- Repeat from the beginning through to the segno sign.
Dal segnos come in two common variations:
- Dal segno al Coda
- Repeat from the segno to the coda sign then play the coda.
- Dal segno al Fine
- Repeat from the segno through to the end of the work.
These are commonly found accompanying Minuets, Trios, and at the end of Serenades.
- How do we handle them? ** ** STUFF **
Special Framework under CSG for Operas
Operas are handled a bit differently than other works. Were they to be formatted using the standard structure, a large amount of redundant information would be added to the title, making it appear cluttered rather than structured.
|Opera Work and Opus Identification|
|Opera Name||Catalog / Opus Number||No. (3)|
Note that this is almost the same as the standard Movement framework, except that most of that framework's structure is unused. The sole structural difference between the Opera Work and Opus framework and the standard Work and Opus framework is that instead of:
- , K. 492 "Le nozze di Figaro"
- , Op. 8 Our Hunting Fathers
this special structure instead creates:
- Le nozze di Figaro, K. 492
- Our Hunting Fathers, Op. 8
Note as well that in the Opera special framework, the opera's name is not enclosed within quotation marks.
It is also worth mentioning again that in the Dramatic Position section of the Movement framework, though "Act" and "Scene" should be translated into the correct word for the CSG language style being used, "No." should not be translated.
Ballet music normally falls well within the normal CSG structure. However, in some rare cases, it can present difficulties. At one time, short ballets were performed between the acts of operas and other similar musical theater presentations. While most of these have not survived, some rare ones have, and continue to be performed and recorded today.
When such a work is encountered, should the normal CSG structure fail to well fit the work, the special Opera style described above may be used in conjunction with the special style for Variations of Other Works, prefixing the music with "Ballet Music for" in the CSG language style being used for the work.
- The listing for the opera would be: * Idomeneo, rè di Creta, K. 366 The listing for the ballet music composed for that opera thus would be: * Ballet Music for Idomeneo, rè di Creta, K. 366, in B-flat major, K. 367: III. Passepied
Special Framework under CSG for Variations within Movements
Variations can potentially lead to needlessly long titles. Rather than include each and every variation, where variations do not have tempo changes, link them with a hyphen ( - ). Example:
- Sonata for Piano No. 6 in D major, K. 205b / KV 284 "Dürnitz": III. Tema. Andante & Variations I - X & Variation XI. Adagio cantabile & Variation XII. Allegro
Work Condition or Version Information
Well-known works will rarely need much, if any additional information to be provided. Some more obscure works, however, may need such information - identifications such as "Appendix", "fragment", "sketch", "original version", "spurious", "doubtful", completion-related information, etc.
Such information may be located in one of two places.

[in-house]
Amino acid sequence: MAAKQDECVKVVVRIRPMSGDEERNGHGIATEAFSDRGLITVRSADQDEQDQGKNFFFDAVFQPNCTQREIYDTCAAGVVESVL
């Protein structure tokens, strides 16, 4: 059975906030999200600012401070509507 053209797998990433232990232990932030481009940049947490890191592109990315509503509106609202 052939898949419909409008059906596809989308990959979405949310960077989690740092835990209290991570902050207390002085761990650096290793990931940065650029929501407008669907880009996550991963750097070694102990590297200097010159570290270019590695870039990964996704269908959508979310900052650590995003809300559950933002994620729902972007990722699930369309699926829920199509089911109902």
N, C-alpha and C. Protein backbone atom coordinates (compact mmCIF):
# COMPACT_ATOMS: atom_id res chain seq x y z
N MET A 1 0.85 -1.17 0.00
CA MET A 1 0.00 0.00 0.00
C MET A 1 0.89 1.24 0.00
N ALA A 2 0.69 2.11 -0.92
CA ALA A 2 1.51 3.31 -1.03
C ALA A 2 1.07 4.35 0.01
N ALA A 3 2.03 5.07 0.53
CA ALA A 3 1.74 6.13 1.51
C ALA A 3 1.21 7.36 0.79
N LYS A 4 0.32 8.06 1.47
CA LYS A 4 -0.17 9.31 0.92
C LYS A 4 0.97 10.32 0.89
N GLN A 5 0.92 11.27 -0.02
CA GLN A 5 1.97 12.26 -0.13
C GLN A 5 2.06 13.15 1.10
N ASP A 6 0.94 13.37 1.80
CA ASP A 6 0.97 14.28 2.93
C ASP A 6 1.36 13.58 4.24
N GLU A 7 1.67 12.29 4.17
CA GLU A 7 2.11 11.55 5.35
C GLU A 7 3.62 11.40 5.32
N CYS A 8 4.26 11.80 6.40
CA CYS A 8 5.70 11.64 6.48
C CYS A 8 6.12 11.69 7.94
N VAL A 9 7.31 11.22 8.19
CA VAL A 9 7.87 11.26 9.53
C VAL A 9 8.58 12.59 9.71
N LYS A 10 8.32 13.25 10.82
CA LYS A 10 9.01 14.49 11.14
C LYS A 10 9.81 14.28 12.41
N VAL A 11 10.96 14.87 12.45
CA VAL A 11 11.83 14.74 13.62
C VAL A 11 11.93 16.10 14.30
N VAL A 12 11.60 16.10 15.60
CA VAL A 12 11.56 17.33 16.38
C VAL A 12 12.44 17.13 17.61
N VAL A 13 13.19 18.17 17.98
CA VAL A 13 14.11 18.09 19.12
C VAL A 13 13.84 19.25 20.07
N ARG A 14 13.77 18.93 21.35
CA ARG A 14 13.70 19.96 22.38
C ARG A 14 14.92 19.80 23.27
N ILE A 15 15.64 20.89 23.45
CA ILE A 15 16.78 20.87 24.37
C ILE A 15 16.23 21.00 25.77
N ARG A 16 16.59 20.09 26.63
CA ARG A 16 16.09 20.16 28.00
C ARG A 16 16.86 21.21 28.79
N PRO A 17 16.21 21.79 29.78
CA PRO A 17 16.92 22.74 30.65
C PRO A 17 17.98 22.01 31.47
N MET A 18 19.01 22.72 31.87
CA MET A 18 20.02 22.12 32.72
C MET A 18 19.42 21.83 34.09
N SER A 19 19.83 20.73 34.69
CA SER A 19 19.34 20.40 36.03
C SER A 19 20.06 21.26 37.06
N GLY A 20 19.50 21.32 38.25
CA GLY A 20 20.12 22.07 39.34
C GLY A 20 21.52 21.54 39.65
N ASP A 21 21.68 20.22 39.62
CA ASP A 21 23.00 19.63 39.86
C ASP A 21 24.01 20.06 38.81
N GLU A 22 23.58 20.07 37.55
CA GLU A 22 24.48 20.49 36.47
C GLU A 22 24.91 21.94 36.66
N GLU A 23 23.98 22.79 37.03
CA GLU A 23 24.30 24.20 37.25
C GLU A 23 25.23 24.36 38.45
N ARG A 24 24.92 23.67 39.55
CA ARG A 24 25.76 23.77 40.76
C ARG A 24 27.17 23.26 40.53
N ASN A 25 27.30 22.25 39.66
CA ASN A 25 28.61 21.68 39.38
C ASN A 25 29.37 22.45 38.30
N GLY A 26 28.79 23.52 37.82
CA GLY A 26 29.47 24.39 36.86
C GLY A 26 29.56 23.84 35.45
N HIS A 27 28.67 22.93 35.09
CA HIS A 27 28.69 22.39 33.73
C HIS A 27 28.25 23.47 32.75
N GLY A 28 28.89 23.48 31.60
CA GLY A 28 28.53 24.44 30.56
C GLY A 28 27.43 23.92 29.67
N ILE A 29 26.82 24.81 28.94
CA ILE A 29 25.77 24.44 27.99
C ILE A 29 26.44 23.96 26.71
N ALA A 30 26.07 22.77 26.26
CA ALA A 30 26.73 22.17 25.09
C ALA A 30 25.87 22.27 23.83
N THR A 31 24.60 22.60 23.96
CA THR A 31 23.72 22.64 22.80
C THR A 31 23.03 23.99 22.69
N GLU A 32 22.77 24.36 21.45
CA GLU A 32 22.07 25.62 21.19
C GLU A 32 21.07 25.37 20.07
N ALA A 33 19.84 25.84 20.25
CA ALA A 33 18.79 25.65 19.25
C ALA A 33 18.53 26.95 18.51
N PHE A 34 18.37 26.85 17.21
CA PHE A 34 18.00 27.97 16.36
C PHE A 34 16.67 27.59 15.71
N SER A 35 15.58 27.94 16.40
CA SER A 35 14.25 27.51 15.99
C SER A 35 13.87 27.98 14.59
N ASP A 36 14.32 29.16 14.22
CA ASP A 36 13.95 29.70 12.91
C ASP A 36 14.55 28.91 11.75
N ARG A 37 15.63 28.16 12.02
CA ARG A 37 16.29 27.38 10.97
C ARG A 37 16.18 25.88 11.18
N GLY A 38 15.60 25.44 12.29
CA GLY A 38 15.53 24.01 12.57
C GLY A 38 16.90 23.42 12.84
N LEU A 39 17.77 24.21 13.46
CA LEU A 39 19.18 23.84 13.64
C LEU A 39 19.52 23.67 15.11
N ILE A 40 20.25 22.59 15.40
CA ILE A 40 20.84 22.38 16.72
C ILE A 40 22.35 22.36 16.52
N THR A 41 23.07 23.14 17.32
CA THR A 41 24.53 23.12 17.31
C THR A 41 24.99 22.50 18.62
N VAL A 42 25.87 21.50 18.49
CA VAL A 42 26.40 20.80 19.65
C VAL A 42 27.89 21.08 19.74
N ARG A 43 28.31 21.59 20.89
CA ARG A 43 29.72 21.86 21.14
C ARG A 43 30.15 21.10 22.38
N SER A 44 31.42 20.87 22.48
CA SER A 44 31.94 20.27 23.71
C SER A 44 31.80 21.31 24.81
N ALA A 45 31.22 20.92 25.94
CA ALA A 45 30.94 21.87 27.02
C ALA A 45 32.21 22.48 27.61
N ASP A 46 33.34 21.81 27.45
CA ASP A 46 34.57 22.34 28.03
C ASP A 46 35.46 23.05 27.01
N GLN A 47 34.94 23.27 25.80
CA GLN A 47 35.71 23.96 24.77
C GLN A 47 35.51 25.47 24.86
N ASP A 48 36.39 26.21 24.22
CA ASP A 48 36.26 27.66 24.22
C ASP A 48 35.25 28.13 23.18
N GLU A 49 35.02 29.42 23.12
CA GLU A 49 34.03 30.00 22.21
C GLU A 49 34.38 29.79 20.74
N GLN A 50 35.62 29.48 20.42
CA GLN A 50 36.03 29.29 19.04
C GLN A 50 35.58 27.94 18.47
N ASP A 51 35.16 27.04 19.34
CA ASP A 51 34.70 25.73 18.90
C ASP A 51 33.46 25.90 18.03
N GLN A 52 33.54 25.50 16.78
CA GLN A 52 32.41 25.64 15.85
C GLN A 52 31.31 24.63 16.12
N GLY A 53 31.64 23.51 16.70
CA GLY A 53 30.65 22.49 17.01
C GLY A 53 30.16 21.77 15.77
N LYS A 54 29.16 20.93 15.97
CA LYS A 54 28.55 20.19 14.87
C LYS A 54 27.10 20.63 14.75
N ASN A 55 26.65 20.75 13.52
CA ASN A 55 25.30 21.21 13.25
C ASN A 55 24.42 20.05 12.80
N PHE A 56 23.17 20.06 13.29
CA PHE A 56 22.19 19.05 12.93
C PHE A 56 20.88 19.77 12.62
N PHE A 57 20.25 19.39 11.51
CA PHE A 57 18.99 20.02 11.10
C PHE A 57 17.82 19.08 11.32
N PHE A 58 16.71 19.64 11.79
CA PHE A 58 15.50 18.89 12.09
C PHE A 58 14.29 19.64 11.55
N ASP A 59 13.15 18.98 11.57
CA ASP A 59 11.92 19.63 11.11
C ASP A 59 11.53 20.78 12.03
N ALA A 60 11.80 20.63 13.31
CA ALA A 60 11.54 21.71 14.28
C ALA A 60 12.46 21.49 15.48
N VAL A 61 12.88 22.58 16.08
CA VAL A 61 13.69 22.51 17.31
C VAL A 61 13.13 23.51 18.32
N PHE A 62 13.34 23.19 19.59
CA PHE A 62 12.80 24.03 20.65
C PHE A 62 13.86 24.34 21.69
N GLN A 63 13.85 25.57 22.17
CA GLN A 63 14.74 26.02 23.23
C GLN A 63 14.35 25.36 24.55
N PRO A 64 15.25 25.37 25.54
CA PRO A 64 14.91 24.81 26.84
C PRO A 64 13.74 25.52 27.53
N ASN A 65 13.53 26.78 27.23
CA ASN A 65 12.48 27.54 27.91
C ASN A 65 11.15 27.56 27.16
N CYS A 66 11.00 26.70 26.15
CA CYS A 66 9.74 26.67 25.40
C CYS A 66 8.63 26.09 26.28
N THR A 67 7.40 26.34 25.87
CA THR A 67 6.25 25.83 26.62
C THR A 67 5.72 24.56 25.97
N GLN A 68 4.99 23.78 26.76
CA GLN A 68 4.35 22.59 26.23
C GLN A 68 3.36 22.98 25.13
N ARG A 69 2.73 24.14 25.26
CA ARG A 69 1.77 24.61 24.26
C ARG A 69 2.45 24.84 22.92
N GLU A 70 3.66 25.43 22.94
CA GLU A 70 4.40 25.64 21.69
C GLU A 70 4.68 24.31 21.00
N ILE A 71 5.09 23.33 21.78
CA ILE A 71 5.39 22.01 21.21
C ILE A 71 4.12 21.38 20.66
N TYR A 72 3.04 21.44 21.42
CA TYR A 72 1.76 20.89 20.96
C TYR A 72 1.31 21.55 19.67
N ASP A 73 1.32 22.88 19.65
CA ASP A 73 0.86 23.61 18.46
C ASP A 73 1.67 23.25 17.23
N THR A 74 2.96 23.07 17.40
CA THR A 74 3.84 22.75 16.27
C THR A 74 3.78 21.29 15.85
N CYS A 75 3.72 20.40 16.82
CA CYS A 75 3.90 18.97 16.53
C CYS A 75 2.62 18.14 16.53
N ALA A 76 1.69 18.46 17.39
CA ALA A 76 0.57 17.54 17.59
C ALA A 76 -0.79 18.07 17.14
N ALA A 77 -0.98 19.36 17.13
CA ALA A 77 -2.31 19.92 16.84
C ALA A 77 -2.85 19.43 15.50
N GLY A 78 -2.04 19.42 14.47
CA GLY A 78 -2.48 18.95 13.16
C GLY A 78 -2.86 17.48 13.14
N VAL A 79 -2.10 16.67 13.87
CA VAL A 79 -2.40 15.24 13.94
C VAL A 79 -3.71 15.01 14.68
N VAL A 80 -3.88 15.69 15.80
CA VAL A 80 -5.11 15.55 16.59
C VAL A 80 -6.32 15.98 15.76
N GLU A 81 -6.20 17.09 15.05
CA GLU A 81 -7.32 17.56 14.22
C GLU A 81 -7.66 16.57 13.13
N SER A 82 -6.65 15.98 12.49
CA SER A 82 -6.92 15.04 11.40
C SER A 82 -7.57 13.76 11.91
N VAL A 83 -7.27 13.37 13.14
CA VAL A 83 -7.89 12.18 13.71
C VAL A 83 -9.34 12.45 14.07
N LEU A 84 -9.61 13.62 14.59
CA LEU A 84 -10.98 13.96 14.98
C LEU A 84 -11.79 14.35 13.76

The first has already been described, in the Dramatic Position section, and indicates that a movement of a theatrical work is part of the appendix, not part the normal running of the theatrical work.
|Work and Opus Identification|
|Work Type||No. (1 & 4)||Instrumentation||No. (2)||Key||Scale||Catalog / Opus Number||No. (3 & 4)||(Work Condition / Version Note)||"Common Name"|
The second is not included directly as part of any one framework, as such version or work condition information may apply to an entire work, or it may apply only to a single movement within a work. It may be that the entire work is considered spurious, or it may be that one movement from a work has only survived as a fragment. Whichever is the case, when such information needs to be included, we ask that you keep it as short as possible, include it within parenthesis, and place it between the Numbered work of a Work Catalog / Opus Number section and the Common Name section within the Work and Opus Framework.
Except where names are involved, all such note information should be lowercased.
- Concerto for Violin and Orchestra in D major, K. 271i / K2 271a / KV K2271a (doubtful): I. Allegro maestoso
- Sonata for Keyboard with 4 Hands in G major, K. 497a/KV 357/1 (Julius André completion): Allegro
- Suite for Piano in C major, K. 385i / 399 Fr 1782i (5.5 measure fragment): IV. Sarabande
- Symphony No. 3 for Orchestra in E-flat major, K. Anh A 51 / K3 Anh 109i / KV 18 (spurious): I. Molto allegro
Punctuation Within CSG Titles
Standard ASCII punctuation should always be used for the space , the full-colon :, the semi-colon ;, the hyphen-minus -, single quotation marks ' ', double quotation marks " ", parenthesis ( ), square braces [ ], commas ,, periods ., and all other punctuation.
Additional punctuation guidelines of the applicable Capitalization Standard (e.g. French and Vietnamese spacing) are not overridden by CSG for Works.
- What is 'classical'?
- What is CSG for Works not?
- Note that Artist Intent for a specific title must be demonstrated and voters must agree that it is present. It is not sufficient to merely claim Artist Intent without evidence.
- See Wikipedia's style guidelines regarding 'true' classical work titles versus 'generic' classical work titles for more on this distinction.
- Eingänge, also "Eingang" is a term used primarily by Wolfgang Amadeus Mozart and Ludwig van Beethoven to describe a shorter fermata embellishment versus a normal Cadenza. While cadenzas traditionally contain modulation and are placed over a tonic six-four chord, Eingänge avoid modulation and are indicated by a fermata over a dominant seventh chord. While cadenzas typically fall within a Form, eingänge typically are used to lead from one Form into a new Form. Eingänge will specifically be named as such a form by the composer. The term "Lead-in" may also be used to describe an Eingänge.